One of the top state markets for commercial solar in the U.S. is set to have a worse-than-expected year in 2016.
Last night, the Massachusetts legislature failed to pass a compromise bill that would have lifted the net metering cap for commercial solar in the state. And with the legislative session over until January, lawmakers in Massachusetts won't address the cap for another couple of months.
The solar industry has already reached its cap in National Grid's service territory, and will soon hit its limit throughout the rest of the state. The solar industry says nearly 200 towns and cities across Massachusetts are already out of reach for commercial PV development because of uncertainty around compensation rates.
The legislature's inability to pass a last-minute bill could put dozens of large installations in jeopardy next year. With lead times of a year or more, developers need to start working on projects immediately in order to qualify for the 30 percent federal Investment Tax Credit.
"With the ITC cliff looming, even if a net-metering cap extension does get approved when the next legislative session starts up, many developers may have insufficient time to bring projects on-line," said Cory Honeyman, GTM Research's senior analyst for solar markets.
Retail net-metering rates for non-residential projects are capped at 5 percent of historical peak load for municipal buildings and 4 percent of peak load for private buildings.
Solar companies and utilities have been lobbying Massachusetts lawmakers over changes to the net metering program for the last six months. The solar industry has called for increasing the cap and keeping net metering compensation at the retail rate (around 17 cents per kilowatt-hour). In exchange for lifting the cap, utilities in the state want to pay for non-residential solar electricity at the wholesale rate (around 5 cents per kilowatt-hour).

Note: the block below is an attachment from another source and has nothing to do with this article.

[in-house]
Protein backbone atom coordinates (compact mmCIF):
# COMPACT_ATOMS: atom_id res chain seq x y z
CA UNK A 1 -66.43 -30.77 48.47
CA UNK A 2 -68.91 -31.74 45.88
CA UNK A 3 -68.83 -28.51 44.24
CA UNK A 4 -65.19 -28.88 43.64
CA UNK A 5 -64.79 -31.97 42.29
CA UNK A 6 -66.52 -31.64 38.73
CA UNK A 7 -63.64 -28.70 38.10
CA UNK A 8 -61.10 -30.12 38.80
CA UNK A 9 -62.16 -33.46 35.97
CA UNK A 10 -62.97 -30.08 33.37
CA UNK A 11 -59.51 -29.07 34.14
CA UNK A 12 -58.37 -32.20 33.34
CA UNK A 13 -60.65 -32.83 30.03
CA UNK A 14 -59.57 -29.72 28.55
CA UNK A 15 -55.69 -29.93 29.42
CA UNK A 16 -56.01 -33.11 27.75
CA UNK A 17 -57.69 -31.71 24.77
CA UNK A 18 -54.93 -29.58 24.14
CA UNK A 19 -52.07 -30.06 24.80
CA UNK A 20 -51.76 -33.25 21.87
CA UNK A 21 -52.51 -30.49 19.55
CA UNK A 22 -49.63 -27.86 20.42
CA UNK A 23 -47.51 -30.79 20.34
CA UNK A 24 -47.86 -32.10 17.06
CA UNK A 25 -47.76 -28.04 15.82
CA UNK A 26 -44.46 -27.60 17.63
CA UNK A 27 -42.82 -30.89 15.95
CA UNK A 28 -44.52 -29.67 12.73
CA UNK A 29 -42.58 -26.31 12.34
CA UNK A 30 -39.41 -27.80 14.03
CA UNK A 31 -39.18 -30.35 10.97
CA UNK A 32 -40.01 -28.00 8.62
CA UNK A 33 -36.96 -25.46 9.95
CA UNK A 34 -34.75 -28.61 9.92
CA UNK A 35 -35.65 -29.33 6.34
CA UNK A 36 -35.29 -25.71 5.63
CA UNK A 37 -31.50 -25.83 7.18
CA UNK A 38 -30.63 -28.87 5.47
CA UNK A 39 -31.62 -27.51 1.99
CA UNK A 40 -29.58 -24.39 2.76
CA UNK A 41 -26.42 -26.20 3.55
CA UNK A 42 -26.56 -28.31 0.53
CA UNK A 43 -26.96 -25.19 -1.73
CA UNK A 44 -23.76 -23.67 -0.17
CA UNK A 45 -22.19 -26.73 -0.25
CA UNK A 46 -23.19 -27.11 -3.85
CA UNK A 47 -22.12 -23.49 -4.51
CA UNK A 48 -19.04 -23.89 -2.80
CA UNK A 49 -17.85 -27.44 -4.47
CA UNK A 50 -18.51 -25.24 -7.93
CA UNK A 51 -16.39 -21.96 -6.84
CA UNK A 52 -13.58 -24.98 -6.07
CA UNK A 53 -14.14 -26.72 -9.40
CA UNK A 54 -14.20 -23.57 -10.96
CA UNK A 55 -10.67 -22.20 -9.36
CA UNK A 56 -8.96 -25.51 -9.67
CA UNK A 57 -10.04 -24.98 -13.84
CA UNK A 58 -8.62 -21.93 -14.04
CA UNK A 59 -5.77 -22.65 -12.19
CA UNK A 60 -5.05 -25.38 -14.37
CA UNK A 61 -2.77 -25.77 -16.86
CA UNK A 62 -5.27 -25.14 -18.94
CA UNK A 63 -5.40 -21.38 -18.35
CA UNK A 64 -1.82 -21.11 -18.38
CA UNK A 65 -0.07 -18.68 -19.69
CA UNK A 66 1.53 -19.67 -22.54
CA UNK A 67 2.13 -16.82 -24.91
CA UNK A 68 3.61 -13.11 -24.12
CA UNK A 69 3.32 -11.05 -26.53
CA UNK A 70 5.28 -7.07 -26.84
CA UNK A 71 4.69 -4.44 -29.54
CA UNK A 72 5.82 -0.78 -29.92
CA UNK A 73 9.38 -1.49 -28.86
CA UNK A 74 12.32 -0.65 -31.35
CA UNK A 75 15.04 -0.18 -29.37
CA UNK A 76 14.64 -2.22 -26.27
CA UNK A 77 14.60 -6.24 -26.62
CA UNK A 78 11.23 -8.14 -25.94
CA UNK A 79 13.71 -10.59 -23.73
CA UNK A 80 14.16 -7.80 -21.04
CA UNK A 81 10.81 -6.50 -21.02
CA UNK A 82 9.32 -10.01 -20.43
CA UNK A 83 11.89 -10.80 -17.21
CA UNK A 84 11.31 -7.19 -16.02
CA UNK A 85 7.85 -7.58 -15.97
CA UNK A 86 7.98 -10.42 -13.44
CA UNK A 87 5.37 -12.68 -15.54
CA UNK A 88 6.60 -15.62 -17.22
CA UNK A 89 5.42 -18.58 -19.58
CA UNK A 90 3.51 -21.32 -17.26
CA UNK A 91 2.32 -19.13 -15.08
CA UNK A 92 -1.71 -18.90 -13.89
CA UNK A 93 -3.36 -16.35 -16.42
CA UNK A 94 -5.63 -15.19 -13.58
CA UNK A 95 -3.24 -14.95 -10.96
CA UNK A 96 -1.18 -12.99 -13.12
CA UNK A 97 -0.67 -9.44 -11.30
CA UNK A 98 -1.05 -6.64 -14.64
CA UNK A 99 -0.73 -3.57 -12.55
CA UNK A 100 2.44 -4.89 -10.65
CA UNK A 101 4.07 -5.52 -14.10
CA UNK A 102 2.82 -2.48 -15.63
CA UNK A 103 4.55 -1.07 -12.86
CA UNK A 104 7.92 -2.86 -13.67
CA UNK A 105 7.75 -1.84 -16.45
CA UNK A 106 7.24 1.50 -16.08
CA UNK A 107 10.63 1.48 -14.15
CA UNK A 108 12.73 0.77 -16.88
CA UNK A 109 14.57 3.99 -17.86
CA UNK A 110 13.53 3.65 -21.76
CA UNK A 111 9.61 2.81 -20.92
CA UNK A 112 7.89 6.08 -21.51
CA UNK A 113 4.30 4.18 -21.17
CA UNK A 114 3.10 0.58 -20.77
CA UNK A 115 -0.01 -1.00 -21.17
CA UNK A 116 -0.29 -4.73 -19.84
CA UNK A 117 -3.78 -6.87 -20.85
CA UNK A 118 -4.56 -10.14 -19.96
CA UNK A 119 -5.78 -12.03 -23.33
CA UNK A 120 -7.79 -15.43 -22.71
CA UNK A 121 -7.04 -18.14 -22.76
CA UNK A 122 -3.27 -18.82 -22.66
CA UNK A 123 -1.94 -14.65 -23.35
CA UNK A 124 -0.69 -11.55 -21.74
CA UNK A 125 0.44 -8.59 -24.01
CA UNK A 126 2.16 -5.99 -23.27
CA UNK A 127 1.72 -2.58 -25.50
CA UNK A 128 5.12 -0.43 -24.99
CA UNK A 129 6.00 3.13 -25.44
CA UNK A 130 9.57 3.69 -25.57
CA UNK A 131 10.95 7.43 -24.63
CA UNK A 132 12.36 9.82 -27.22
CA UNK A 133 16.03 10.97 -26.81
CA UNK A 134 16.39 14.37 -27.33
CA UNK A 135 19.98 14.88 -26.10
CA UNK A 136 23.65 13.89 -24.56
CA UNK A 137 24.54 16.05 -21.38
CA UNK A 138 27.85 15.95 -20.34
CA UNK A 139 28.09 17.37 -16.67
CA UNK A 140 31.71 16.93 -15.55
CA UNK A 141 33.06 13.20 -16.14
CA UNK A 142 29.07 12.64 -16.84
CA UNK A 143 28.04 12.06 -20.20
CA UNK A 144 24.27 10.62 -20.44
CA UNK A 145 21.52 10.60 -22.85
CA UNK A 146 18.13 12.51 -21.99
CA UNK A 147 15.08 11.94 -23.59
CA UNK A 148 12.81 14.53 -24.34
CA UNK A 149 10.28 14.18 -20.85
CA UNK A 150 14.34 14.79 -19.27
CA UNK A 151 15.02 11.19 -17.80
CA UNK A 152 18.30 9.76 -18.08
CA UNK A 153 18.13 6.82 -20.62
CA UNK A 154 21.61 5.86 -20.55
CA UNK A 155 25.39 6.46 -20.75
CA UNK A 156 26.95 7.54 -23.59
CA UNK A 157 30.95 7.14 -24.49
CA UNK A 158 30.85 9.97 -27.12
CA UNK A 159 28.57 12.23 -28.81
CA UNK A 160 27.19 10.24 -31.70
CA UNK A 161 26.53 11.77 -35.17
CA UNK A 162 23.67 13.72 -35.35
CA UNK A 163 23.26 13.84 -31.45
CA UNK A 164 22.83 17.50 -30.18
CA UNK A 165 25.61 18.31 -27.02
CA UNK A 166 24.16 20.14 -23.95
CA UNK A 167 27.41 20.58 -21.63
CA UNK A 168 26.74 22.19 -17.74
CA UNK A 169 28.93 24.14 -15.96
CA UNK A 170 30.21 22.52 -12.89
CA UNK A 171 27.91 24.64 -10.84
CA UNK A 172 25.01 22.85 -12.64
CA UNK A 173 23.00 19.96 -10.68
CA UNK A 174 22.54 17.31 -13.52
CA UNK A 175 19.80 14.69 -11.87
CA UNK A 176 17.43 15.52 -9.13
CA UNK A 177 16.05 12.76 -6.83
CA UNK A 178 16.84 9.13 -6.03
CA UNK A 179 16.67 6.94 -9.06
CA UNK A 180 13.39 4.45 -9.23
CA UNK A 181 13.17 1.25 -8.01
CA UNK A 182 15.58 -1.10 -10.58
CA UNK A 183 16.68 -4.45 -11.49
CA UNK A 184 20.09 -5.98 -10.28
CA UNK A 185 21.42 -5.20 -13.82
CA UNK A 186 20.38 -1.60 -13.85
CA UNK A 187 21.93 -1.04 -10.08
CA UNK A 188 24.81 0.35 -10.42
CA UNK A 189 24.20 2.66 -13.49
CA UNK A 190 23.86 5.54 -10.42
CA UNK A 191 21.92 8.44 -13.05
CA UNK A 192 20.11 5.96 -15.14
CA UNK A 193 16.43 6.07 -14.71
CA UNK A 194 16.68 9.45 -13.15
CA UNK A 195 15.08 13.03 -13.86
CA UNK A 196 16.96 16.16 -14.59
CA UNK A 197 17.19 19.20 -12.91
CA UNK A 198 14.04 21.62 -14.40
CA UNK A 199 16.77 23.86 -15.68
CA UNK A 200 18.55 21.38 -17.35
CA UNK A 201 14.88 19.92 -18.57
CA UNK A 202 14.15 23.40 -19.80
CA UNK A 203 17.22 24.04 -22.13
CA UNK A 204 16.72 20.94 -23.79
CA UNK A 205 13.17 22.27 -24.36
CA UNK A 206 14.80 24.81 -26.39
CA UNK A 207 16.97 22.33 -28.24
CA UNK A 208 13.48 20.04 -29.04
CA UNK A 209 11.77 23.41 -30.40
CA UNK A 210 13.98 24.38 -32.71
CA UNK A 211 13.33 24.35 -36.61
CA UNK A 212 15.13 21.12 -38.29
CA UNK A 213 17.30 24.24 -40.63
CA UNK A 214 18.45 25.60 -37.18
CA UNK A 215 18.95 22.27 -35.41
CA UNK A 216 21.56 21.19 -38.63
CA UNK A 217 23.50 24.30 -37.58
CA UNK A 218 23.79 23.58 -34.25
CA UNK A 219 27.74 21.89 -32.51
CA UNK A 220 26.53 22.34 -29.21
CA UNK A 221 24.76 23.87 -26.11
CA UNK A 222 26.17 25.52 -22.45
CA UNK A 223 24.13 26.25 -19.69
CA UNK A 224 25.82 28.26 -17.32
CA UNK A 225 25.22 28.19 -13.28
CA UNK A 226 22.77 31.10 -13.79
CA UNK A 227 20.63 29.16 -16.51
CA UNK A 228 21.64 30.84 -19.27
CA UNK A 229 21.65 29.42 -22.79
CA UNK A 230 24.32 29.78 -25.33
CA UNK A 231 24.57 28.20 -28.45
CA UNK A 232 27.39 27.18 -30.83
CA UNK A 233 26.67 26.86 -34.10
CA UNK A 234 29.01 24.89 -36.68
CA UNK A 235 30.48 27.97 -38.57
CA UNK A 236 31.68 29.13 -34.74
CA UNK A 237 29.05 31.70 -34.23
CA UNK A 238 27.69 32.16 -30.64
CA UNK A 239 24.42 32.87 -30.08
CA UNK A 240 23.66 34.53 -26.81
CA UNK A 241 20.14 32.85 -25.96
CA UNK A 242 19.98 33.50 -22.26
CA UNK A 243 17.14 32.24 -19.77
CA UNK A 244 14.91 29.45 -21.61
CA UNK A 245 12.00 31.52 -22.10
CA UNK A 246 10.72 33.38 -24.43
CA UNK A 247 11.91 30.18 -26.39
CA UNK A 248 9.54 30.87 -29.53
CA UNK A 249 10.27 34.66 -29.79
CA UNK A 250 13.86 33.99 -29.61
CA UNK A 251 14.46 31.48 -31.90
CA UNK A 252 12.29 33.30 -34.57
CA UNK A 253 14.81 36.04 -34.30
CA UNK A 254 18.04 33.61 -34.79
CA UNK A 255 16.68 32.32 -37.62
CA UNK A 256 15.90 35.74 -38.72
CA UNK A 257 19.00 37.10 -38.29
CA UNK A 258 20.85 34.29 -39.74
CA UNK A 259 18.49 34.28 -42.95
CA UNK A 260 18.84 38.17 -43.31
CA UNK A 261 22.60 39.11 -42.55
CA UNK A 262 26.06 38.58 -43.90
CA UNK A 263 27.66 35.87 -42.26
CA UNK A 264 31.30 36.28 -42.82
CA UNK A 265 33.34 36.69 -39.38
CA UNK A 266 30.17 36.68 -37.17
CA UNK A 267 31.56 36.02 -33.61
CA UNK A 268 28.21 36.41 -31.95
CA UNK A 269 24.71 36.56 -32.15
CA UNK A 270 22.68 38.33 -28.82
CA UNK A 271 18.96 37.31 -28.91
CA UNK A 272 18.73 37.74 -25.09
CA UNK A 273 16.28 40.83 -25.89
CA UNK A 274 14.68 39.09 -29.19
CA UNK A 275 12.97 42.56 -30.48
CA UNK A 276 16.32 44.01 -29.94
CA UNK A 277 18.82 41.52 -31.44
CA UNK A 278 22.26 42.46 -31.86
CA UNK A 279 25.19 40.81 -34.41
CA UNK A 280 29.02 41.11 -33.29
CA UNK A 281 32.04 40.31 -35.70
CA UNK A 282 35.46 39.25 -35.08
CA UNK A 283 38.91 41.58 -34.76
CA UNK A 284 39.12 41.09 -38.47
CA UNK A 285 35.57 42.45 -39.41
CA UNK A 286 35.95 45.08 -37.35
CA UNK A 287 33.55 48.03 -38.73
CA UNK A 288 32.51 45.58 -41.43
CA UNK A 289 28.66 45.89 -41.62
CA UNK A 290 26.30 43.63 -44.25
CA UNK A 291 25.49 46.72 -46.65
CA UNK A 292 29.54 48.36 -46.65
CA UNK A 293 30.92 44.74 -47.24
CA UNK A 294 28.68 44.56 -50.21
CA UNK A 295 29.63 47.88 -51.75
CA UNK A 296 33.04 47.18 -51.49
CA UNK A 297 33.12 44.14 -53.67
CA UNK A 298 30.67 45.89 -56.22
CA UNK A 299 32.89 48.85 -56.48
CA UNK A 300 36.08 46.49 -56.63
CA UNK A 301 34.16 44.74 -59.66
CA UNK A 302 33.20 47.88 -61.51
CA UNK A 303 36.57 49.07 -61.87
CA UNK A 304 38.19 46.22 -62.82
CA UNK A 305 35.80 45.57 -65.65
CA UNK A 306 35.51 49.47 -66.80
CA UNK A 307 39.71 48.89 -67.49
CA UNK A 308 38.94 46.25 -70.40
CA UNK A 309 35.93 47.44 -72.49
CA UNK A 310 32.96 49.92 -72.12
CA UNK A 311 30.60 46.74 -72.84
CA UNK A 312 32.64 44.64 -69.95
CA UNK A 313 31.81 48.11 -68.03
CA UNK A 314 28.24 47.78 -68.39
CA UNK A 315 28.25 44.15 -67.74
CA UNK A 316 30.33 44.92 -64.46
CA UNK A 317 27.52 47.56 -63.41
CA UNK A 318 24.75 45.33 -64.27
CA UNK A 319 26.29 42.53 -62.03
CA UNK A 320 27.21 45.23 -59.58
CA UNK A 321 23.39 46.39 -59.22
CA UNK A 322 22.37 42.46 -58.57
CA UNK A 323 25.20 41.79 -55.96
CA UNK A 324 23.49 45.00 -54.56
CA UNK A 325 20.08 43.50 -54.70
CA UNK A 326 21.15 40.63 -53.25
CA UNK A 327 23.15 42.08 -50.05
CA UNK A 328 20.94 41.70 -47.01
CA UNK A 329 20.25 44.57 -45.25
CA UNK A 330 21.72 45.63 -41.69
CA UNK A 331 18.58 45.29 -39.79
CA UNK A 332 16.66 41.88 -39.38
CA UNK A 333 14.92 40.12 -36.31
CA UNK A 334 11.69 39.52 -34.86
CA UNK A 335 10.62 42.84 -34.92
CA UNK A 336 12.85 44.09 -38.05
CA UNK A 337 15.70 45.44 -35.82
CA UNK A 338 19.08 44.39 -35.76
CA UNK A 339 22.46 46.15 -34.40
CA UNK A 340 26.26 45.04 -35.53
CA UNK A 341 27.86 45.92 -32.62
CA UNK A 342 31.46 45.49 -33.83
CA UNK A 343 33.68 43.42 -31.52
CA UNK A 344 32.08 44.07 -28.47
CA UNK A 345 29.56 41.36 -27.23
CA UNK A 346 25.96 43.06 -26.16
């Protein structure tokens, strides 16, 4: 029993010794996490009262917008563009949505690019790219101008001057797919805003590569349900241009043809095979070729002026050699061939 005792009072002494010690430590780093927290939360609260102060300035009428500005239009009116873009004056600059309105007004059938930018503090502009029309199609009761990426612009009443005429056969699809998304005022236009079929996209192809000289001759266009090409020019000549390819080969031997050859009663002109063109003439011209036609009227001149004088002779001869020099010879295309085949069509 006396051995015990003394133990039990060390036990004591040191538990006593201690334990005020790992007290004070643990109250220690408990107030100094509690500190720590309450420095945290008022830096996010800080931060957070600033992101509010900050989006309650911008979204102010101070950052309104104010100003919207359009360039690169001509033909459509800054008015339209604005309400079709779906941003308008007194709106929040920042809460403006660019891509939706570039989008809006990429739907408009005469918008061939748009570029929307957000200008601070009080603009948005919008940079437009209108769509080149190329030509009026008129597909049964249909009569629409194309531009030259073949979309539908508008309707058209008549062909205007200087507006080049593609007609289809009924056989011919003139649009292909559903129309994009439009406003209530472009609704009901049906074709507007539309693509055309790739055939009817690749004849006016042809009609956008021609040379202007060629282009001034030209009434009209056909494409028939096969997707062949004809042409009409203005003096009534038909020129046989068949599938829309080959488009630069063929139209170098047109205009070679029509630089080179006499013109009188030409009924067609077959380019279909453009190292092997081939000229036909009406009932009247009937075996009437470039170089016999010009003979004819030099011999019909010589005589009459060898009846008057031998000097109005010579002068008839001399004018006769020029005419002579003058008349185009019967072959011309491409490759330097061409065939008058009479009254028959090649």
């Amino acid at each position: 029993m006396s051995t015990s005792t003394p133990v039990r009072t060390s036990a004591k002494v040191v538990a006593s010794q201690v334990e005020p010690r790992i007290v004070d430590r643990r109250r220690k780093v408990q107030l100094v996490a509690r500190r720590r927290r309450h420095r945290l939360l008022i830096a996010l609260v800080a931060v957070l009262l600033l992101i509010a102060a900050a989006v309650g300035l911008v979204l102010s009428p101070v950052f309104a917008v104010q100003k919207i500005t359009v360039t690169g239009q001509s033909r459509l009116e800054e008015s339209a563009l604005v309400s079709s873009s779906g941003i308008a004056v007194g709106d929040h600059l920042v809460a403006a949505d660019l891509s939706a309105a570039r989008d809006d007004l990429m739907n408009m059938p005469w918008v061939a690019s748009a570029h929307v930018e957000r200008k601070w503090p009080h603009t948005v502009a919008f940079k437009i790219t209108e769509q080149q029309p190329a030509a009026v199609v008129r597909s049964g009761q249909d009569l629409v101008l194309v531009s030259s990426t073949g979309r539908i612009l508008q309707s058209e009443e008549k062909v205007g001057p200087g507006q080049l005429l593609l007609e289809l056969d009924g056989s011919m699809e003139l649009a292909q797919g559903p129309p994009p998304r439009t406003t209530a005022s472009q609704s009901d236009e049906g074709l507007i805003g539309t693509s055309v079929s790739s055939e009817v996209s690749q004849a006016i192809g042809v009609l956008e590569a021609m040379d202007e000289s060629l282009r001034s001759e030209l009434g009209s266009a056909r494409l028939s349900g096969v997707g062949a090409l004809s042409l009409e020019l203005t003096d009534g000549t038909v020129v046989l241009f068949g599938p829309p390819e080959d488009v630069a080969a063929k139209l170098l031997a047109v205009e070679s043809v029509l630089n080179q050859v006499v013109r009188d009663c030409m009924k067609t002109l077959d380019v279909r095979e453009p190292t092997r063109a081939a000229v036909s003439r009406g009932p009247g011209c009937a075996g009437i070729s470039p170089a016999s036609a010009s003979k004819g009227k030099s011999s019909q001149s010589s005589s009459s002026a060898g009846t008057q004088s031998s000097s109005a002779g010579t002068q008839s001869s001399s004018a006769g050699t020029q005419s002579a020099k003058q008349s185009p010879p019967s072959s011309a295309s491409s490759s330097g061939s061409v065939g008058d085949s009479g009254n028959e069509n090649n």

This summer, Massachusetts Governor Charlie Baker filed a bill that would have raised the cap by 50 percent for public buildings and 40 percent for private buildings. It also called for replacing the state's solar credit trading market once 1,600 megawatts of solar are installed.
"This is mostly a good bill; it’s mostly good public policy that would provide a pathway forward for solar in Massachusetts, but which would also lay the statutory groundwork for a next generation of solar rules that would more efficiently use ratepayer investments in renewable energy," wrote Borrego Solar's Dan Berwick at GTM this summer.
However, Berwick and others worried about another component of the bill: the switch to wholesale compensation.
"The monthly net-excess proposal represents a serious threat for solar viability in Massachusetts, and would dramatically slow the solar momentum here," he wrote.
The Senate crafted a bill that would have maintained retail net metering for commercial solar projects, with a few modest reductions for community solar and large commercial projects.
In the final hours of the legislative session, however, lawmakers in the House and Senate couldn't reconcile their differences.
Jesse Grossman, co-founder and CEO of the commercial developer Soltage, called the situation "unfortunate."
"The short-term result will be tens -- if not hundreds -- of megawatts of solar that will not be installed," said Grossman. "The worst thing that a market can do is to introduce timing uncertainty in what has heretofore been an exemplary and orderly market rollout."
Soltage currently has 10 projects operating in Massachusetts cumulatively worth 27 megawatts of capacity.
Grossman's concerns are line with what analysts are predicting.
"Residential solar will be fine in Massachusetts and will continue to grow like gangbusters since it's not subject to the NEM cap. But commercial solar -- and in particular, community solar development -- could miss out on over 100 MW of additional development in 2016," said Honeyman.
According to GTM Research, non-residential solar installations in Massachusetts dropped from 46.6 megawatts in the first quarter of 2015 down to 26.6 megawatts in the second quarter, largely because of permitting challenges and the uncertainty around net metering.
For a detailed overview of policy changes around the country, read the State Bulletin from GTM Squared.